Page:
Risk factors for early unplanned hospital readmission in the elderly
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Study objective:To determine the prevalence of early (in 14 days or less) readmissions to the hospital, and to identify risk factors for readmission.
Design:Matched case-control. Cases (n=155) were readmitted to the hospital within 14 days of a hospital discharge, while controls ( n=155) were not. Controls and cases were matched by week of hospital discharge.
Patients:Two-year sequential sample of male veterans aged 65 years and over admitted to the Seattle Veterans Affairs (VA) Medical Center.
Measurements:Data about 31 potential risk factors were abstracted from the medical records.
Results:Three risk factors associated with readmission risk were identified and include two or more hospital admissions in the previous year [odds ratio (OR)=3.06], any medication dosage change in the 48 hours prior to discharge (OR=2.34), and a visiting nurse referral for follow-up (OR=2.78). One protective factor—discharge from the geriatric evaluation unit (GEU) (OR=0.09)—was also determined.
Conclusions:Early unplanned readmissions were frequent at this VA facility. Since the strongest risk factor for readmission was the number of admissions in the previous year, readmissions appeared most commonly among high utilizers of inpatient VA care. This risk factor and others may be useful in identifying a group at high readmission risk, which could be targeted in intervention studies. The reduced readmission rate associated with the GEU suggests one potential intervention to decrease readmission risk.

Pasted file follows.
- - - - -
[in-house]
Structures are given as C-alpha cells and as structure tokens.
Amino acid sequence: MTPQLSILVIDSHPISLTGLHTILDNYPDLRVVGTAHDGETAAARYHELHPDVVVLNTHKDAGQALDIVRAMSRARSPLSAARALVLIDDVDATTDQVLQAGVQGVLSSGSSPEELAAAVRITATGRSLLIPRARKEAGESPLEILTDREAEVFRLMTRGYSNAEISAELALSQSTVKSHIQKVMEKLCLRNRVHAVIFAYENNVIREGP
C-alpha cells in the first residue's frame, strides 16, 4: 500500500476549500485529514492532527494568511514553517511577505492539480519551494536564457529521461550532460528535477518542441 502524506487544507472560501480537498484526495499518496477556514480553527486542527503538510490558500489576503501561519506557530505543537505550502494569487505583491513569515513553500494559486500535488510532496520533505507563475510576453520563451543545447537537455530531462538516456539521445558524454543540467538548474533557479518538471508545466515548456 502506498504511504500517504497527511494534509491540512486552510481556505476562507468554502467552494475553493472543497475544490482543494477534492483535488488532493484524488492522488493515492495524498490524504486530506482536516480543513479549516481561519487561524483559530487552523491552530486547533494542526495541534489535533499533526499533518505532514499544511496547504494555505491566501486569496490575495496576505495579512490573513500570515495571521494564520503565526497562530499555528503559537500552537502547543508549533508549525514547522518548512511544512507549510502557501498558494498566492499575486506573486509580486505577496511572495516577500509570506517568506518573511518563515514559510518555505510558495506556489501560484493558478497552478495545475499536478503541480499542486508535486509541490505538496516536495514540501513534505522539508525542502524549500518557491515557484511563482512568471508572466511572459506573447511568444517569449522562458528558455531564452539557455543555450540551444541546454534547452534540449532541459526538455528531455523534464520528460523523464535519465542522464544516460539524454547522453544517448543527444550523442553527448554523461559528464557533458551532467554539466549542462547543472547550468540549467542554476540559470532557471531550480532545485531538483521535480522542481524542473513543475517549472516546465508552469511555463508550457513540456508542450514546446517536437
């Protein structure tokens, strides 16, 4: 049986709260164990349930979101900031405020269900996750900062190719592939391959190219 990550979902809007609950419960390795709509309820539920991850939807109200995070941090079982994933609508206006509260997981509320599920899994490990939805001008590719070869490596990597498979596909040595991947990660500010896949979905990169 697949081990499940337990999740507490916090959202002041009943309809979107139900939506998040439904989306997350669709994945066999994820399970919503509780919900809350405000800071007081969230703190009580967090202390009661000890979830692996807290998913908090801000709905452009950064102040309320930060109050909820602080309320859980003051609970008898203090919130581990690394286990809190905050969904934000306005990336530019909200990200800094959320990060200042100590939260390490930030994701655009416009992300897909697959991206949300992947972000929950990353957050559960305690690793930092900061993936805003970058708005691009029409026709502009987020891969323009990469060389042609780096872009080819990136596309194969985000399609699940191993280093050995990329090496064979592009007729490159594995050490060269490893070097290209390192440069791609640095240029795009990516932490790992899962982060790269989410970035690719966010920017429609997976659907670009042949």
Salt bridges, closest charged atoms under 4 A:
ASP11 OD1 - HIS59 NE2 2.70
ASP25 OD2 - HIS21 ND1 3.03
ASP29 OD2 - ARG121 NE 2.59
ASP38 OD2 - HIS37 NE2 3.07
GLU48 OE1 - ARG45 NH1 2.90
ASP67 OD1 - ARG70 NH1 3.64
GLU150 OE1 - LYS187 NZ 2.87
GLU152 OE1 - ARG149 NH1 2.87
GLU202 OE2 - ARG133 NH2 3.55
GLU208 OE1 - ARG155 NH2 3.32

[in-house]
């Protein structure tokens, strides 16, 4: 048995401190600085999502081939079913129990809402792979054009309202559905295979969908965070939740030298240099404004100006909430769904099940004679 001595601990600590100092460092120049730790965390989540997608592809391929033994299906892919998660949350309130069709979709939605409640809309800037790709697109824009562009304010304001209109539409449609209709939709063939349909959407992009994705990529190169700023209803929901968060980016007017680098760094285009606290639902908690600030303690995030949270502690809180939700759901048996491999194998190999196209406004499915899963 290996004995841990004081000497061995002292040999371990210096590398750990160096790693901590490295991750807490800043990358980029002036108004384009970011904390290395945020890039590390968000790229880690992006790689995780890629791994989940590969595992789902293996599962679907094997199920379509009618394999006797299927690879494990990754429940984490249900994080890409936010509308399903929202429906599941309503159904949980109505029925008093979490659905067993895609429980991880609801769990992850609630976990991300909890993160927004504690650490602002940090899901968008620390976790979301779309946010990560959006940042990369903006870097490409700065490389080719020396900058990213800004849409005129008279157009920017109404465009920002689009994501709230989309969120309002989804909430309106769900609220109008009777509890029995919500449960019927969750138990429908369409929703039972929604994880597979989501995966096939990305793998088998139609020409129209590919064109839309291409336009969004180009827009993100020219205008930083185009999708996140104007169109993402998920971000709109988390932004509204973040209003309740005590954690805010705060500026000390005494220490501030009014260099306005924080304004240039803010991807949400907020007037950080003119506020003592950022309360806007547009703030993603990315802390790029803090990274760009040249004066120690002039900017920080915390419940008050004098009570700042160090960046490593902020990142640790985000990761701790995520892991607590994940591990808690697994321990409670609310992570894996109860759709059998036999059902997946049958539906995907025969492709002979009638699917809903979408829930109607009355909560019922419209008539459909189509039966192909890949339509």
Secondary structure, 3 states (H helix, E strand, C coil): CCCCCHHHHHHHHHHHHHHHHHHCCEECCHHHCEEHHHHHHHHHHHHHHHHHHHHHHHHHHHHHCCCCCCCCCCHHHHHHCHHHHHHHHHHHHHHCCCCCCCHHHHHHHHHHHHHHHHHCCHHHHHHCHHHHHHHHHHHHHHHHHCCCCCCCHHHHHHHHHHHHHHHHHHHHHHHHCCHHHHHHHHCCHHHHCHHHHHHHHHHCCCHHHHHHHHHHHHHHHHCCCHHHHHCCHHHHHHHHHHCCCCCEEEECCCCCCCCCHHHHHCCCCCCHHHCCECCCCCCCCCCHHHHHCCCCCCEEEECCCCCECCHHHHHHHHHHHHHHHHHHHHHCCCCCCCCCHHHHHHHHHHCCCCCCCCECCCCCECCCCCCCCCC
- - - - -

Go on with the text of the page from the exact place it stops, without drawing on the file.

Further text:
- Risk factors for early unplanned hospital readmission in the elderly
Journal of General Internal Medicine
Volume 6, Issue 3 , pp 223-228
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- risk factor
- hospital utilization
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- Author Affiliations
- 1. the Department of Family and Community Medicine and the Division of Restorative Medicine, University of Arizona, Tucson, Arizona
- 3. the Health Services Research and Development Field Program, Seattle VA Medical Center, USA
- 4. the Departments of Medicine and Health Services, University of Washington, Seattle, Washington